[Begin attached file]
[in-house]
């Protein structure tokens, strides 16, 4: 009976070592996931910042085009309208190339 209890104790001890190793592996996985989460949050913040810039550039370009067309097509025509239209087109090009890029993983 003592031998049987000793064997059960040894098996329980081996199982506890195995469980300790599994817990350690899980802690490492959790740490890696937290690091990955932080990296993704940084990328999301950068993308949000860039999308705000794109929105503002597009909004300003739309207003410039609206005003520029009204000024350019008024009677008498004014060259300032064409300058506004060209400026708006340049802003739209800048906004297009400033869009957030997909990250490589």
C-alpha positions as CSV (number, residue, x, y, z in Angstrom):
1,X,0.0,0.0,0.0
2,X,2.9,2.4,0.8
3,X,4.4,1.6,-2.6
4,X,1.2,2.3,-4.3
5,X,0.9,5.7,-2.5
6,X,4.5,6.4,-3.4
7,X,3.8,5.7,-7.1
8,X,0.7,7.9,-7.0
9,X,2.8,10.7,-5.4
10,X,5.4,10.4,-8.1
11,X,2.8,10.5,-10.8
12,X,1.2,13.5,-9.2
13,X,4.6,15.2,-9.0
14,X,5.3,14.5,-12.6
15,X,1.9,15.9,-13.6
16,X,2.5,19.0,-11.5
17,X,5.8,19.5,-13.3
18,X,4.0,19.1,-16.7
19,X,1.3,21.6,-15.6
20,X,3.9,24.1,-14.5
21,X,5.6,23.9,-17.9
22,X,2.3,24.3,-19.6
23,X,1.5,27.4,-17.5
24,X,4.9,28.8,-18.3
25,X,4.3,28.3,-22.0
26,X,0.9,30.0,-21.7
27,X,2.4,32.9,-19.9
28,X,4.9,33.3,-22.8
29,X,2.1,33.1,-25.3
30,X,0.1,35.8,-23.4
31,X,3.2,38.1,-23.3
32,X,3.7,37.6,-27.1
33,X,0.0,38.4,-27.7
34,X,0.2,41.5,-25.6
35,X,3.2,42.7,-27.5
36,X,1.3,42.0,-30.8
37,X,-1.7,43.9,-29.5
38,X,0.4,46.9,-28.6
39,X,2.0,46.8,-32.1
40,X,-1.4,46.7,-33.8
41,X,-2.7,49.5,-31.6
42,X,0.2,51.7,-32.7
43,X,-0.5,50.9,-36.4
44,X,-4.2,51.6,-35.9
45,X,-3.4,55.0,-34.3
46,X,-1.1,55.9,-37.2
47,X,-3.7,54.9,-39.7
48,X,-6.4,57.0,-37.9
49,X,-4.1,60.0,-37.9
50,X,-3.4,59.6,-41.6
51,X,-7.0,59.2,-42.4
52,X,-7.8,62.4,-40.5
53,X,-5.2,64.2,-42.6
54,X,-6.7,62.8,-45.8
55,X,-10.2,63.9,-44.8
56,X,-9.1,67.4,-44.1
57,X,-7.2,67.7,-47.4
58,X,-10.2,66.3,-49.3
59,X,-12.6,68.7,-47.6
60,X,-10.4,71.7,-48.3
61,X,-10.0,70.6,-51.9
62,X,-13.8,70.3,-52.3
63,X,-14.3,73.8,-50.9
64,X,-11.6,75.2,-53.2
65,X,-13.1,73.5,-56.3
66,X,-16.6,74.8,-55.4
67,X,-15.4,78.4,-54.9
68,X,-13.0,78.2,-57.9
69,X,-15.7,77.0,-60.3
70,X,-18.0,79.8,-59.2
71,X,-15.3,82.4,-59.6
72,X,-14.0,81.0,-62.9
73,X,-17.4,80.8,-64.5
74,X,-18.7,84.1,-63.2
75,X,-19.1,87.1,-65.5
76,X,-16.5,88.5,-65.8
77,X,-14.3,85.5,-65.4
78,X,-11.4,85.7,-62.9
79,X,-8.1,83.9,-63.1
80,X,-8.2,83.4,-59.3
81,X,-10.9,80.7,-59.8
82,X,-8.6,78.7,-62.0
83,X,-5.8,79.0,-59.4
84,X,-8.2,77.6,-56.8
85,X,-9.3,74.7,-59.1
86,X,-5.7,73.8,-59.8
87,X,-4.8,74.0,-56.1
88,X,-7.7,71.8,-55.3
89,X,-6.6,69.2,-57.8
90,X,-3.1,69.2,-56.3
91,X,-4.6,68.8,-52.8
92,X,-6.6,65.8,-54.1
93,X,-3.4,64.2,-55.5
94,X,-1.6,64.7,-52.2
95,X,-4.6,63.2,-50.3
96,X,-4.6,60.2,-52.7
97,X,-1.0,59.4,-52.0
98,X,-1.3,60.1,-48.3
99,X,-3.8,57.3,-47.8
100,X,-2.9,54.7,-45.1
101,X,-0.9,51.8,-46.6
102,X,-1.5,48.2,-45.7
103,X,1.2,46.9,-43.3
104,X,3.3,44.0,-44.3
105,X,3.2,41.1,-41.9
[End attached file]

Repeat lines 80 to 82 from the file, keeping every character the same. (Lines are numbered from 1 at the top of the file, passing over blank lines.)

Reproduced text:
77,X,-14.3,85.5,-65.4
78,X,-11.4,85.7,-62.9
79,X,-8.1,83.9,-63.1